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Posted October 5, 2017 by Allie Burke in Books
 
 

Review: Ruthless People by J.J. McAvoy


Ruthless People
J.J. McAvoy
New Adult
328 Pages
17 July 2014 by The Writer’s Coffee Shop

I can’t even with this book. I blame it on Nicholas Denmon’s For Nothing, which is a mafia thriller with very high standards.

The short of it is (as much as it pains me to admit it): outside of the plot, Ruthless People is pretty terrible.

The grammatical failure is what strikes me the most. There are easily more than three typos–spelling, punctuation, or otherwise–on every page. I cannot imagine it having been edited or proofread. I’m not a grammar-nazi, but, it happens so often in this book that it is exceptionally distracting.

Our main characters, Melody and Liam, are underdeveloped. I can easily imagine each side character, but I cannot tell Melody and Liam apart. They carry themselves the same and they speak the same and they think the same. This is an issue with first person storytelling that switches perspectives constantly; the characters must be dimensional and striking, but such is not the case with this book. I had to keep going back to the beginning of the chapter to figure out who’s head I was supposed to be in. In addition, the dialogue from all sides is unbelievable.

The fool spit up all over himself as he gasped out for air. “They’re in hiding.”
“No fucking duh!”

No fucking duh? Really? What self-respecting crime boss would ever speak that way? What educated adult would ever speak that way?

The monologue isn’t far behind. Because our characters are so one-dimensional to me, their thoughts are unreliable. They never reflect on their lives in such violent, heavy crime–even when alone–yet seem completely sane. They are not psychotic; they are ruthless. But still human, and I just don’t believe them.

All of that being said, I did finish the book in less than a day. I had plenty of opportunities to DNF it–I don’t stick with books that I’m not enjoying; there are too many books and too little time–but I didn’t. The first one-hundred pages, I admit, were painful; I thought that Melody and Liam’s childish games with one another were overdone in the most immature way, and if it had gone one much longer, I would have definitely given up on it.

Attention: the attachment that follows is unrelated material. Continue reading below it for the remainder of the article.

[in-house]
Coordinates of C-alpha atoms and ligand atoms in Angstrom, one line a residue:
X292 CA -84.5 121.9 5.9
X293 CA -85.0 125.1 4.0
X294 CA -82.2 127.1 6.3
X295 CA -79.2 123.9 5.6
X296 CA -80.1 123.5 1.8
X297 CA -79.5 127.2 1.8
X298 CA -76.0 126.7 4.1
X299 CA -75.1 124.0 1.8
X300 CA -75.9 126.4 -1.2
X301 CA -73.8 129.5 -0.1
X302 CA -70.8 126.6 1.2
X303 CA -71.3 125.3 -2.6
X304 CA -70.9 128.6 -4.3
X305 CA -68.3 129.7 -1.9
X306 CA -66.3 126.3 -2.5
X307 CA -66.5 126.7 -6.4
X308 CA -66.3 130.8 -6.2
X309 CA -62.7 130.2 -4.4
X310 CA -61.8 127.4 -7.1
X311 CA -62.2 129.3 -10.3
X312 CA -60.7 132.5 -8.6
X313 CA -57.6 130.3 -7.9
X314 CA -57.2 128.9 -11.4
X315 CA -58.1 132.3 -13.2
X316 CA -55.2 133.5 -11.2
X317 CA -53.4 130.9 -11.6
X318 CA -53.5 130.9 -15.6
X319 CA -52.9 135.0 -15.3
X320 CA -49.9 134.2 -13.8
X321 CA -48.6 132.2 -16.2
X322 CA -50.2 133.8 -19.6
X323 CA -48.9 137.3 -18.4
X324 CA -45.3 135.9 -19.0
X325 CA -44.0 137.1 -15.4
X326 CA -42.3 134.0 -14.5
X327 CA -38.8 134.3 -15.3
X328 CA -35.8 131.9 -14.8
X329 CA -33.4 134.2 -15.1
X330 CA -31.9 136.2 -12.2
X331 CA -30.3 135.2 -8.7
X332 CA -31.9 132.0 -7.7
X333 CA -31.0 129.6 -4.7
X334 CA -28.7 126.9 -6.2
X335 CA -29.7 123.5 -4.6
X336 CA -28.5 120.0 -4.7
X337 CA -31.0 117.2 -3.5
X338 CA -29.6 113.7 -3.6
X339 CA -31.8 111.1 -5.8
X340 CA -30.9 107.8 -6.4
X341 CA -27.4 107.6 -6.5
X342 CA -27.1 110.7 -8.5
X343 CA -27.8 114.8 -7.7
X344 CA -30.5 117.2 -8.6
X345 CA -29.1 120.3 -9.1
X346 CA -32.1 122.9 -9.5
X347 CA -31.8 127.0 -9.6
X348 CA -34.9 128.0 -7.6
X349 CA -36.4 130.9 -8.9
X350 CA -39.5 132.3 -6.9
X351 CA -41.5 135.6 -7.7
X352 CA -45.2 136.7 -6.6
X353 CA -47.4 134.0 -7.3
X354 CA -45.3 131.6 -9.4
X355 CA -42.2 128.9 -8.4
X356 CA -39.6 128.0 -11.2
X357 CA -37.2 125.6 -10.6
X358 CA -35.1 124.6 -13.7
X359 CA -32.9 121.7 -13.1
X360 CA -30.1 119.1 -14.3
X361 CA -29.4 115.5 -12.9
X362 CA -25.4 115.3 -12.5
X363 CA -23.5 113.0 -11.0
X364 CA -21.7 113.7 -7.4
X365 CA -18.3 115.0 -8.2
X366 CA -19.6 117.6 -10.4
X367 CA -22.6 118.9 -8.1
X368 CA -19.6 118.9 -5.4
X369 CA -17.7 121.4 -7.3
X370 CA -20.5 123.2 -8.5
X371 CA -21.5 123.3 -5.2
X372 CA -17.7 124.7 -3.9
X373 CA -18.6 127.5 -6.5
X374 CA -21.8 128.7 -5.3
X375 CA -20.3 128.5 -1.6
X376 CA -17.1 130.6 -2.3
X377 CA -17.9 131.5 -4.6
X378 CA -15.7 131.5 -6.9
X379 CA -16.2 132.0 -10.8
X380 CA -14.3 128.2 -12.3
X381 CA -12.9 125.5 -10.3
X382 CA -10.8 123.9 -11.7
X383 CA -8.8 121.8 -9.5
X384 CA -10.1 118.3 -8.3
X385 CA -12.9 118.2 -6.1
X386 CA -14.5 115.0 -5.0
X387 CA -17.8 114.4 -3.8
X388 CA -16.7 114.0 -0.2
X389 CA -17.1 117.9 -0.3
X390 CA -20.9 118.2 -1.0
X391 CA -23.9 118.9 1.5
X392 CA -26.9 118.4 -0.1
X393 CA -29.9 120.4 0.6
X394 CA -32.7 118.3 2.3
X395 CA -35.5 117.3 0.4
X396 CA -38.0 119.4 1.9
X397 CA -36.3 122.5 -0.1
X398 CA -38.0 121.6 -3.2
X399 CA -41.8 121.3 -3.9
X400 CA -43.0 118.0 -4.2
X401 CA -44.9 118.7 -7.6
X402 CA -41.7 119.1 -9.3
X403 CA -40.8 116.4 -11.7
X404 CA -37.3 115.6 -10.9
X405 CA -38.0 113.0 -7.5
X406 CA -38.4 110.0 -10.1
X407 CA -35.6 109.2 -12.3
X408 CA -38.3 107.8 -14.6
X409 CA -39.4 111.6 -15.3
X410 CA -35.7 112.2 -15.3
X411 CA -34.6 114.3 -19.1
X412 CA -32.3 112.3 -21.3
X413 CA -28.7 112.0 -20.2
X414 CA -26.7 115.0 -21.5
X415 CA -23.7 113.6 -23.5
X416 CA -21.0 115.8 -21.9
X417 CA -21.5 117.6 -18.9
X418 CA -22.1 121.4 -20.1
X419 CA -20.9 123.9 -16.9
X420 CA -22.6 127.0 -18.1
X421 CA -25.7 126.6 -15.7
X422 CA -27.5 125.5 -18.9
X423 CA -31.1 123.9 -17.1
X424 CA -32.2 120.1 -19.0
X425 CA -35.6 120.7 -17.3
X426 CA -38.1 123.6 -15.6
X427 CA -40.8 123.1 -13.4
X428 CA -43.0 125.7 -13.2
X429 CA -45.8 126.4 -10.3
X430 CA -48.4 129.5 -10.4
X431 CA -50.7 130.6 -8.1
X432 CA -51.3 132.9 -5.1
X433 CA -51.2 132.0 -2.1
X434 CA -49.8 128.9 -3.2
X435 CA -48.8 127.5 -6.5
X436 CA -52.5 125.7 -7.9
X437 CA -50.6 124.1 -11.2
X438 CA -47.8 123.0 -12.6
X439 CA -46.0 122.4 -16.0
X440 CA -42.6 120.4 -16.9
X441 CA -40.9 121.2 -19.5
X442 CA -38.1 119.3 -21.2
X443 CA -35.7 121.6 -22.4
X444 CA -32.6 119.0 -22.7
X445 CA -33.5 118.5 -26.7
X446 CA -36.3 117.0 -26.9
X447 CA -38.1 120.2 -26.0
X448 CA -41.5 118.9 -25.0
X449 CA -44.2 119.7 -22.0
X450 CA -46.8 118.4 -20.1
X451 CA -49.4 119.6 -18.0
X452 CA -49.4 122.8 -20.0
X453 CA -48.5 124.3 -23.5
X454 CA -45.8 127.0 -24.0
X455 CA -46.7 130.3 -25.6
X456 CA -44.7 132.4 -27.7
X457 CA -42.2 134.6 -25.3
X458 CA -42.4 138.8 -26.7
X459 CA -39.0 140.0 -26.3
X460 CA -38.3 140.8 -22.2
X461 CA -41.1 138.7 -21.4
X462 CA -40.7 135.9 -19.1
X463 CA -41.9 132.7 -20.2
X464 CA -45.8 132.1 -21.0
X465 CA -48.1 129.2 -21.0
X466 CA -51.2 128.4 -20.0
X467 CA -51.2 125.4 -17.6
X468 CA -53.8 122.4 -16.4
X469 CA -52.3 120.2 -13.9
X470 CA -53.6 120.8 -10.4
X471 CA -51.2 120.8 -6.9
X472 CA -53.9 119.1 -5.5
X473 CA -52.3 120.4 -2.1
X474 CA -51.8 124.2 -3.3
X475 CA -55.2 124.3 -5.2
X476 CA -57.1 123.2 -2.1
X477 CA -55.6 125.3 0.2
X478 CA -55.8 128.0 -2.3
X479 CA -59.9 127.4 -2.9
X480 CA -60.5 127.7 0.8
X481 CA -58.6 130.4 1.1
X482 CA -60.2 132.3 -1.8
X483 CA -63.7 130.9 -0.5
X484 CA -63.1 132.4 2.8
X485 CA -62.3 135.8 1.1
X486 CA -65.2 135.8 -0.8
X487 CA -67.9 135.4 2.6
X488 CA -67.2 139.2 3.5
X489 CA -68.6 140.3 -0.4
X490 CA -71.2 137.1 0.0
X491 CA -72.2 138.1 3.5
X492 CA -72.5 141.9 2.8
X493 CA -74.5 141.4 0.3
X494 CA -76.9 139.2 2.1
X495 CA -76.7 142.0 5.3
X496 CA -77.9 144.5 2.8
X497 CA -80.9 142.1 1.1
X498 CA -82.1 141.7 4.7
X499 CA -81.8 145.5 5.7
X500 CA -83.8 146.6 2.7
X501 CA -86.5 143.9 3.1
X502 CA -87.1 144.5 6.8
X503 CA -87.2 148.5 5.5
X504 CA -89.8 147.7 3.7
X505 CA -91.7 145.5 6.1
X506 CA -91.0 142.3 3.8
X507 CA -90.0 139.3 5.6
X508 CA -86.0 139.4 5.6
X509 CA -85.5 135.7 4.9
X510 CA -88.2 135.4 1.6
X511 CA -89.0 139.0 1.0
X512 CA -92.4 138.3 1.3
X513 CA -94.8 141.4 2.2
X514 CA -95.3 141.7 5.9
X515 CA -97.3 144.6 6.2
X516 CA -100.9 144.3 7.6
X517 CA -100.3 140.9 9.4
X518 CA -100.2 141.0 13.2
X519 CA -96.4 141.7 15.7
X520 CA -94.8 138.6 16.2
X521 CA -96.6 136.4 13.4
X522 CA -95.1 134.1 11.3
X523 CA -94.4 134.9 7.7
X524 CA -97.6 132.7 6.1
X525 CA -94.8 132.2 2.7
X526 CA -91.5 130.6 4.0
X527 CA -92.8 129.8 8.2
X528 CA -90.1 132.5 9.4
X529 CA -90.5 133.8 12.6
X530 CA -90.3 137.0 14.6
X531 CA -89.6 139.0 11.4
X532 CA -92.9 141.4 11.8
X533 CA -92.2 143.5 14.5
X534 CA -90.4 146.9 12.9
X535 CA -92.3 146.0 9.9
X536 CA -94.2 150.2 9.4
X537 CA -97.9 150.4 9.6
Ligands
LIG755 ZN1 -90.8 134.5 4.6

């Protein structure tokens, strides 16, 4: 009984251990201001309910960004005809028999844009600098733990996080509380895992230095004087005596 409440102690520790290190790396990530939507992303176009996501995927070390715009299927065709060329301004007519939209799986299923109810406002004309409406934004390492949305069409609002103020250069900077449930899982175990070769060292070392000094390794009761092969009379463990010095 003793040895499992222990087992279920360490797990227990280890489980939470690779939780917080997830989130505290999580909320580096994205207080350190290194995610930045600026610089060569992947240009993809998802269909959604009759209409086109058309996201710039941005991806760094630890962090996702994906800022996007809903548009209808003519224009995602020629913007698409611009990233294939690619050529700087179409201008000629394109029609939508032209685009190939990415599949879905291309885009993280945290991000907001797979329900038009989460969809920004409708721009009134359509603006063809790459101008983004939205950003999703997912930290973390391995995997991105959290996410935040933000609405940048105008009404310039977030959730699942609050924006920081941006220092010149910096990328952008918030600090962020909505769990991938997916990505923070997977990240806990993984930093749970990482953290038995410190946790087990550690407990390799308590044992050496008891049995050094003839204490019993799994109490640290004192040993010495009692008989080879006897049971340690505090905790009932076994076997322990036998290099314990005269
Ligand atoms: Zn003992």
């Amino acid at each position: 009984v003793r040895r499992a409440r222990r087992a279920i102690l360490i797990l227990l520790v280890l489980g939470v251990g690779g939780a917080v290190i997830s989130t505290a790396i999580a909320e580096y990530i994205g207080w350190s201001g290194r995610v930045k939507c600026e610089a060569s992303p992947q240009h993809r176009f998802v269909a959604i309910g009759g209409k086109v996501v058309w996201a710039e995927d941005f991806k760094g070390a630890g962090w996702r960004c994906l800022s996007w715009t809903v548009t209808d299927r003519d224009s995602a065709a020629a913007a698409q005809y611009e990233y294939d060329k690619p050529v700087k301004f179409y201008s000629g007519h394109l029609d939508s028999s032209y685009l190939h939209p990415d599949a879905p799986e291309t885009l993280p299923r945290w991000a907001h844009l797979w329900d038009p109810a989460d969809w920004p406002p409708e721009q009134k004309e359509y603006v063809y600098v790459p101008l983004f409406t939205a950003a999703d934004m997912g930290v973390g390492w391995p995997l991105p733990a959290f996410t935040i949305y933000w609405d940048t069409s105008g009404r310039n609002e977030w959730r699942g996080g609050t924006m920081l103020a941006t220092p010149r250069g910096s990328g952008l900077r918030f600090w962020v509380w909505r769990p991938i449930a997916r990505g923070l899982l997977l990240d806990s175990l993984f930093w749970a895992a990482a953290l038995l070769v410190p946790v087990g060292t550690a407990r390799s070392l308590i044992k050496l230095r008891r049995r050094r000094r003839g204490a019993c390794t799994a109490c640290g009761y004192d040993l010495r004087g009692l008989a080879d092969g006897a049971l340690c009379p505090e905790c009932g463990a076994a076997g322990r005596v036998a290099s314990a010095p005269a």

But the plot.

The plot is seamless. Though there are things I feel that could have been done better, such as focus on the drugs since that is their business (we rarely ever hear anything about what the Irish/Italians actually do to make their money), I loved the organized crime, I love the ruthlessness, the power, the loyalty. The plot was a shoot-em-up, cut-their-balls-off-and-feed-it-to-them-for-breakfast thrill ride. I love mob fiction, and the fact that we have an epic–though psychologically unhealthy–love story between two crime bosses (one of them a woman who runs the entire fucking Italian mob) is not something I can in good conscience ever pass up. The ending was beautiful–not something I saw coming–and I do not regret reading it and I will continue with the second book (albeit hoping it gets much, much better), but I can’t help but feel disappointed and robbed as a reader with as much hype this book has. It was a brilliant idea, but the execution–the editing, the development, the dialogue, the initial set-up–really was pretty awful in comparison to authentic, realistic, well-written mob fiction.

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Allison “Allie” Burke is a published novelist and editor who enjoys Weird Things like reading six YA novels in a day, drinking coffee at all the wrong times, and rambling on about Things No One Has Ever Heard Of to people who are not really listening. She loves vampires – but only on TV, not in books (except that one time) – and expresses herself using the F-word more in a day than is acceptable in any human being’s lifetime. She often Capitalizes Things That Are Not Technically Supposed To Be Capitalized, like that one girl from that one book. Her favorite book is The Fault In Our Stars, and she is terrified of Good Books Being Turned Into Movies That Suck.